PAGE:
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U.S. Senate Committee on Finance

10/28/2021 | Press release | Distributed by Public on 10/28/2021 09:10

Crapo, Young ask Social Security Administration for Long-Delayed Annual Report on the Supplemental Security Income Program

October 28,2021

Crapo, Young ask Social Security Administration for Long-Delayed Annual Report on the Supplemental Security Income Program

Washington, D.C.--U.S. Senator Mike Crapo (R-Idaho), Ranking Member of the Senate Finance Committee, and Senator Todd Young (R-Indiana), Ranking Member of the Finance Committee's Subcommittee on Social Security, Pensions and Family Policy, pressed the Acting Commissioner of the Social Security Administration on when Congress can expect to receive the annual report on the Supplemental Security Income (SSI) program.

The delay in reporting to Congress on the program relative to the statutory deadline of May 30 is the longest in the history of the report, and comes on the heels of the longest delay ever in the Social Security and Medicare trustees report. Of concern, these delays also follow the Biden Administration's unlawful removal of the Commissioner of Social Security earlier this year--an action that dissolved the political independence of the Social Security Administration. Moreover, the Subcommittee on Social Security, Pensions and Family Policy held a hearing on the SSI program on September 21 without having had the benefit of an updated report on the program.

Ranking Members Crapo and Young requested the Acting Commissioner identify when the annual report on the SSI program can be expected, and reasons for the inordinate delay.

From the letter:

"Social Security retirement and disability insurance beneficiaries, and beneficiaries of the SSI program administered by SSA deserve better, and Congress must receive timely, regular reports on the financial conditions of programs that SSA administers."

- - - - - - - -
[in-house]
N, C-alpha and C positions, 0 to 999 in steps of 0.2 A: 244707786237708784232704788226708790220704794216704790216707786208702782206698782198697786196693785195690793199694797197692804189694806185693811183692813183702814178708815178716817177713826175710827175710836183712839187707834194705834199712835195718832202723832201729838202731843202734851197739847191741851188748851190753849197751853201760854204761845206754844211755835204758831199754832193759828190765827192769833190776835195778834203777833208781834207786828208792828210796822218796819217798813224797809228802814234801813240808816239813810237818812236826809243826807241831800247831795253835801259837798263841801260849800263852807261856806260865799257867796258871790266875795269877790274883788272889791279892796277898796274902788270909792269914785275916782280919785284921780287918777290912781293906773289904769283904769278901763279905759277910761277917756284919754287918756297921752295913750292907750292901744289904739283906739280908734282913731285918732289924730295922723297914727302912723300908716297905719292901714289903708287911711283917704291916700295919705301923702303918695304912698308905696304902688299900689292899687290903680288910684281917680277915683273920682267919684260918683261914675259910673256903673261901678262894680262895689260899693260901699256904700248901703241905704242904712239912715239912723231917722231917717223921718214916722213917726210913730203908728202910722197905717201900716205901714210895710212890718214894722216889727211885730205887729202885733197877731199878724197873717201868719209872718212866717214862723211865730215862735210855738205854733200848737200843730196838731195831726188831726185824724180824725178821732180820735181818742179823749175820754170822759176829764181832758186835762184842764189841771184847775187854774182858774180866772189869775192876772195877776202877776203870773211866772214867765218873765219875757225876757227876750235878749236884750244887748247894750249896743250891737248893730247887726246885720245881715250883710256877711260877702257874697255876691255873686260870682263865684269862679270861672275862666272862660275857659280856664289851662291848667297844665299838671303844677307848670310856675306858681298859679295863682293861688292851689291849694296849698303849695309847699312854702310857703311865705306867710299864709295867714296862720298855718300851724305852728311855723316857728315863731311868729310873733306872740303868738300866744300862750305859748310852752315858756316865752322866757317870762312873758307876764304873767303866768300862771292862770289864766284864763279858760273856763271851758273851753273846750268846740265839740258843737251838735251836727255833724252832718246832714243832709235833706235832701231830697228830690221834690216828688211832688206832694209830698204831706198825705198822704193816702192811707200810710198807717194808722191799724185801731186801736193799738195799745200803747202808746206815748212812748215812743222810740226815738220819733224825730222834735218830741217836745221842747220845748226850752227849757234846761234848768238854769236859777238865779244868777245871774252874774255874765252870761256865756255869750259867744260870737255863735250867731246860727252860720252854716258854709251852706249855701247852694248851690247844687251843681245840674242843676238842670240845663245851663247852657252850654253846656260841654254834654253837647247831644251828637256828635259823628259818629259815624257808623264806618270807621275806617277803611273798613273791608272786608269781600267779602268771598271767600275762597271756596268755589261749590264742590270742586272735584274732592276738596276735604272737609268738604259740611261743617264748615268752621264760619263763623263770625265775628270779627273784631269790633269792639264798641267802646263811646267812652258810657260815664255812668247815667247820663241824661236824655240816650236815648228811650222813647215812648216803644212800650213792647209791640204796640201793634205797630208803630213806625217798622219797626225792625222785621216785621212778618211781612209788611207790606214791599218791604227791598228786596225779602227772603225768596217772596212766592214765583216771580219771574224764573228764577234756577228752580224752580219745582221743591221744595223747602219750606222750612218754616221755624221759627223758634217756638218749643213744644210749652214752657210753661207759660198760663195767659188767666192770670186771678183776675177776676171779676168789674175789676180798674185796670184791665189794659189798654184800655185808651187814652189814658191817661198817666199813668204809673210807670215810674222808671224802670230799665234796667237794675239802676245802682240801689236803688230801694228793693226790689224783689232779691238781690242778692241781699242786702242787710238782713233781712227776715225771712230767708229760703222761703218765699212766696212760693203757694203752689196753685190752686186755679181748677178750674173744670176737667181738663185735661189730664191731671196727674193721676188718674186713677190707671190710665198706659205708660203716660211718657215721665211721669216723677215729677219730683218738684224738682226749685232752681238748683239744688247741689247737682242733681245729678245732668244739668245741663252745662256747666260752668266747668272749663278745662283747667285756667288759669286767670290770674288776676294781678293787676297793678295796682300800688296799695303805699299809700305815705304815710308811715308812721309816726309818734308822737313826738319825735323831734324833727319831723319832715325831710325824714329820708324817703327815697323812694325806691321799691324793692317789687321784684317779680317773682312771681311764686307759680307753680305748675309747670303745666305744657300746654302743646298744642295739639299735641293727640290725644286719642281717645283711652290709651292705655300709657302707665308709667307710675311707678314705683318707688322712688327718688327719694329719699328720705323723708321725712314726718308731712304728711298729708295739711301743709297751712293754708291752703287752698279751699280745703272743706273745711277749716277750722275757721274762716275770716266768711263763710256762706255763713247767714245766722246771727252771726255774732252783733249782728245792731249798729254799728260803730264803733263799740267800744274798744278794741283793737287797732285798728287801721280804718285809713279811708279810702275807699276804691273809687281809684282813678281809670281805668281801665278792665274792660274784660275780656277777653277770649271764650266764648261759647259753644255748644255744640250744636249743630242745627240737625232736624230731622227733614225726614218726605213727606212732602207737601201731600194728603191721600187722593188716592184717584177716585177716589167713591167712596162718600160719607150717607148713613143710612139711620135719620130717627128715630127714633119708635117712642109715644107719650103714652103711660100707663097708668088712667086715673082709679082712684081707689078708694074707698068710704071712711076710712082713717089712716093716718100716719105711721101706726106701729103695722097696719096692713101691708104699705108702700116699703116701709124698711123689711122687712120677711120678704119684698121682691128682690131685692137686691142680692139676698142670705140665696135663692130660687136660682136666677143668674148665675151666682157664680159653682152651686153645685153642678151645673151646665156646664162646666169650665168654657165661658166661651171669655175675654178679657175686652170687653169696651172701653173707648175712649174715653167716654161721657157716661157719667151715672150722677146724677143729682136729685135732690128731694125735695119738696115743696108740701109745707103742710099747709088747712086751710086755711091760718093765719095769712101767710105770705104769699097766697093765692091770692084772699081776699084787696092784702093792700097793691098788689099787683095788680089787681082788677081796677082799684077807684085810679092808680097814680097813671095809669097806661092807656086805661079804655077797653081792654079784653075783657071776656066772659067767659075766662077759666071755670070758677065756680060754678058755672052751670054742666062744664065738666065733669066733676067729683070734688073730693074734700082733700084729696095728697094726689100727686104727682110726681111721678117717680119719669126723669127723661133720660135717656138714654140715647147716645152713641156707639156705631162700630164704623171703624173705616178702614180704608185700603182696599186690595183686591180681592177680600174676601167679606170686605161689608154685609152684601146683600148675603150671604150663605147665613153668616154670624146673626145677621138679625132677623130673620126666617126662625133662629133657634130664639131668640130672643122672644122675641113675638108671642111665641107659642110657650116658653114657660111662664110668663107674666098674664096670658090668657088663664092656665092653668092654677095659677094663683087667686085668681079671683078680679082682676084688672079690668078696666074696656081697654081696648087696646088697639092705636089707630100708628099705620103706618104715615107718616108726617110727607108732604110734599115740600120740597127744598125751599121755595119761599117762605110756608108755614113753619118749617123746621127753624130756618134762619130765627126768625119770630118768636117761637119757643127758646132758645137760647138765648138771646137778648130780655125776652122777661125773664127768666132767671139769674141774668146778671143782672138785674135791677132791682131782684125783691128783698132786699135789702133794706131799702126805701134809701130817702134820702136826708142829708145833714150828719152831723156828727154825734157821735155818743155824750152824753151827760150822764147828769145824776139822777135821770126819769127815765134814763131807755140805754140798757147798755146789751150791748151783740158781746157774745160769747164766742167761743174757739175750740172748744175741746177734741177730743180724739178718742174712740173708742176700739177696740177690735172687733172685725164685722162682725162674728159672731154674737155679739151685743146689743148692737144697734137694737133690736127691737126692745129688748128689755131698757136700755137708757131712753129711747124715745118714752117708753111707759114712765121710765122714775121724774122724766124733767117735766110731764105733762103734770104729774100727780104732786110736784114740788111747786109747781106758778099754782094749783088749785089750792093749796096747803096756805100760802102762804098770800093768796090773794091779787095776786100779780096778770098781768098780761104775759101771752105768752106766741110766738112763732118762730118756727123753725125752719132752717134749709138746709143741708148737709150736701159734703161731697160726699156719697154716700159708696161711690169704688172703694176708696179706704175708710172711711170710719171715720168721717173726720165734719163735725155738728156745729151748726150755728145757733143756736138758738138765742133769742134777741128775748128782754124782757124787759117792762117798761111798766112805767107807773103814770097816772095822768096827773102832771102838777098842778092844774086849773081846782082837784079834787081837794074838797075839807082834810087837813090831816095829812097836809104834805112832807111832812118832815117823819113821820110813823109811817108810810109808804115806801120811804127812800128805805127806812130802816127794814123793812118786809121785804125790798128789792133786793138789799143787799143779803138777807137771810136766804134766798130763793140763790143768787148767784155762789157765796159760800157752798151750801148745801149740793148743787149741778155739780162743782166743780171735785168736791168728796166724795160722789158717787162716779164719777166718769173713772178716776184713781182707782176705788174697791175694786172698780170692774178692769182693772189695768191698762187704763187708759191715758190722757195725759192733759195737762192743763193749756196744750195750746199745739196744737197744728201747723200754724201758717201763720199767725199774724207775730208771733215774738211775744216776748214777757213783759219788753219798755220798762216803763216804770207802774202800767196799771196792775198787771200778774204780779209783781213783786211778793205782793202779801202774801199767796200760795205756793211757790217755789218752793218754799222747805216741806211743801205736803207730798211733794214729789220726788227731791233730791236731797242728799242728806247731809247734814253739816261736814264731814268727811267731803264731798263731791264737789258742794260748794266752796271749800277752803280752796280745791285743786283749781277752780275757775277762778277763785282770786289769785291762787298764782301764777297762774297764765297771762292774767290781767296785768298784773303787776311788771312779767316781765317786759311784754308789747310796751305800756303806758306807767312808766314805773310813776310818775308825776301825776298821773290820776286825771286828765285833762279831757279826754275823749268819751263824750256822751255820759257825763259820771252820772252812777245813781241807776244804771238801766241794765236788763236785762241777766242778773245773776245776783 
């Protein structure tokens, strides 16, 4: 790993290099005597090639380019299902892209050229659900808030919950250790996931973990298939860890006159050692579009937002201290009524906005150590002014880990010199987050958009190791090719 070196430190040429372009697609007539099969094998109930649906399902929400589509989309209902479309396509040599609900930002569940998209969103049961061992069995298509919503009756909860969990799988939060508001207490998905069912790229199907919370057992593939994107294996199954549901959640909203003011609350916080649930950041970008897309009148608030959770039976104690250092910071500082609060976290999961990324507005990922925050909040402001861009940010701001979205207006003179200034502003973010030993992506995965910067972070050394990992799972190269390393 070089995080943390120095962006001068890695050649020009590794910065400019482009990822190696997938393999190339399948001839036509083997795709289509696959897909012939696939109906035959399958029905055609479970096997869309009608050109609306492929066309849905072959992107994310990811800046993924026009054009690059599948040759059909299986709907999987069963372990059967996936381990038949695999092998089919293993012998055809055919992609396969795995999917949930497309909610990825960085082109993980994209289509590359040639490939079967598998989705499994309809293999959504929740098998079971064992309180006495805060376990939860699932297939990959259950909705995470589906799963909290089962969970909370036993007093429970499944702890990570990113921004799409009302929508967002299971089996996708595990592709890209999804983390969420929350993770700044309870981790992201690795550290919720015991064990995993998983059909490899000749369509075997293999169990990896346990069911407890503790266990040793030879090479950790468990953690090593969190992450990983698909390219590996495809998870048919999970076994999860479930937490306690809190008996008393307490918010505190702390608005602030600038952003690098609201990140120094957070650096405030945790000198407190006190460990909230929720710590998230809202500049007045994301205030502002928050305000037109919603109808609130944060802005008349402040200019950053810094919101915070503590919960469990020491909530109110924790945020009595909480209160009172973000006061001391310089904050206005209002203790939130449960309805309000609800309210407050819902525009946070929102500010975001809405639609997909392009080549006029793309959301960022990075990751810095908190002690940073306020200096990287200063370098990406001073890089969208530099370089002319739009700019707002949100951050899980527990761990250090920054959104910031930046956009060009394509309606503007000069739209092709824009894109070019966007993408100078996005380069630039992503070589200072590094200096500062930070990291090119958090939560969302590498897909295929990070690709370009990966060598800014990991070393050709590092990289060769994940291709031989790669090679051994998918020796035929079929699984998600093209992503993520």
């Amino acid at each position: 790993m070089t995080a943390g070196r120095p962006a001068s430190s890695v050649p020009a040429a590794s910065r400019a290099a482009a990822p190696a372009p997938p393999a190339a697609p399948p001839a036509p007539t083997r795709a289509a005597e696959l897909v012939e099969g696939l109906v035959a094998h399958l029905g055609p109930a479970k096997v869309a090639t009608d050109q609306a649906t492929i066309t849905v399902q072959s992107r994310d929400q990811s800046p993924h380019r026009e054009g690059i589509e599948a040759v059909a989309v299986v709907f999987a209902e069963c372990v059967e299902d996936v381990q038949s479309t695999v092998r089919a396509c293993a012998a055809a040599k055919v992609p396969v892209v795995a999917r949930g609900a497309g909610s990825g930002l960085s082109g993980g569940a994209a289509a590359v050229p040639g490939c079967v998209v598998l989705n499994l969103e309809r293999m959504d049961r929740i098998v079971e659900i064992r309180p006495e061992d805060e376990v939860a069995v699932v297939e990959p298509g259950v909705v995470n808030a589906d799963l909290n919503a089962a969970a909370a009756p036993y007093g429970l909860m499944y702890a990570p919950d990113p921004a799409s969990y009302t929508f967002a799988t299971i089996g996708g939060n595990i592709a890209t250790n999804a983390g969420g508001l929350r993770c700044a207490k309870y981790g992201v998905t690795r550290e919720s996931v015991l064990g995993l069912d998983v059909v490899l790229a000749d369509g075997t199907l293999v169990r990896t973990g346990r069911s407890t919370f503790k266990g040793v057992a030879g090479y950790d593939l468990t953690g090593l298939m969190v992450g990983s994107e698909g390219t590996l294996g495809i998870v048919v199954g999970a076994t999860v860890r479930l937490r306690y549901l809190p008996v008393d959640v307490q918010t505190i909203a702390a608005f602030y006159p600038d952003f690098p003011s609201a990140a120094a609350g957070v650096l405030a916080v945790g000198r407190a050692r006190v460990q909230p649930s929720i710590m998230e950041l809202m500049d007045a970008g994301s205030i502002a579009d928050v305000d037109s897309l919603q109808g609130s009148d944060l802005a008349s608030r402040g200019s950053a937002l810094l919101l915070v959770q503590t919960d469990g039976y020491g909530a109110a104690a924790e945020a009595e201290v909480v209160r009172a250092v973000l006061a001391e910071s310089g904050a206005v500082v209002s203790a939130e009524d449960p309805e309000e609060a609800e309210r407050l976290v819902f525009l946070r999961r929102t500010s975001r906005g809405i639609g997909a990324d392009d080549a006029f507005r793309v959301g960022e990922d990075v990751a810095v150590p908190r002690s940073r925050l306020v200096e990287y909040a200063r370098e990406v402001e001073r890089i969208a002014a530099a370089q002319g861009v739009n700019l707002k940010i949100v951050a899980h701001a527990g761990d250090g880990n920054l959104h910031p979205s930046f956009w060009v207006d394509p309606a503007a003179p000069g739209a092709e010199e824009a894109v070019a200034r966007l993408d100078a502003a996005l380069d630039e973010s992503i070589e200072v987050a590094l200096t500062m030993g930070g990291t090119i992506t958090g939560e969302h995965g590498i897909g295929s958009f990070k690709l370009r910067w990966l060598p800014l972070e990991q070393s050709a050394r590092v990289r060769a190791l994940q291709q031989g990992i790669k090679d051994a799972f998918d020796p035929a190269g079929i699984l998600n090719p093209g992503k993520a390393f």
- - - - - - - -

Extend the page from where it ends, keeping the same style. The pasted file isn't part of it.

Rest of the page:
"Please identify by November 4 when SSA expects to issue the overdue Annual Report on the SSI program and reasons for this year's inordinate delay."

Read the letter here or below:

Dear Acting Commissioner Kijakazi:

According to Section 231 of the Personal Responsibility and Work Opportunity Reconciliation Act of 1996 (P.L. 104-193), not later than May 30 of each year the Commissioner of Social Security "shall prepare and deliver a report annually to the President and the Congress" regarding the Supplemental Security Income (SSI) program.

Between 1997 and 2009, the reports were received by Congress on or before May 30. During the Obama administration, the statutory deadline was then missed five of eight years. Since 2016, four reports have been issued, with only two having met the statutory deadline. The deadline was, however, met in 2019 and 2020. The longest delay in providing a report, relative to the statutory deadline, was in 2017 when the report was received on September 1.

Congress has yet to receive a 2021 report and, therefore, the Social Security Administration is not in compliance with Section 231 or P.L. 104-193, and the delay in providing the report is the longest in history.

This delay comes on the heels of the 2021 trustees reports for the Social Security and Medicare trust funds, which are to be issued annually no later than April 1 or each calendar year, being delivered with the longest delay in the history of the reports since 1995. Of concern, the delays follow the unnecessary politicization of the Social Security Administration (SSA) resulting from the President's unlawful decision to remove the Commissioner and Deputy Commissioner from leadership.

Social Security retirement and disability insurance beneficiaries, and beneficiaries of the SSI program administered by SSA deserve better, and Congress must receive timely, regular reports on the financial conditions of programs that SSA administers. Indeed, the Senate Finance Committee's Subcommittee on Social Security, Pensions, and Family Policy held a hearing on September 9 of this year titled "Policy Options for Improving SSI" without the benefit of having a timely report on the SSI program.

Please identify by November 4 when SSA expects to issue the overdue Annual Report on the SSI program and reasons for this year's inordinate delay.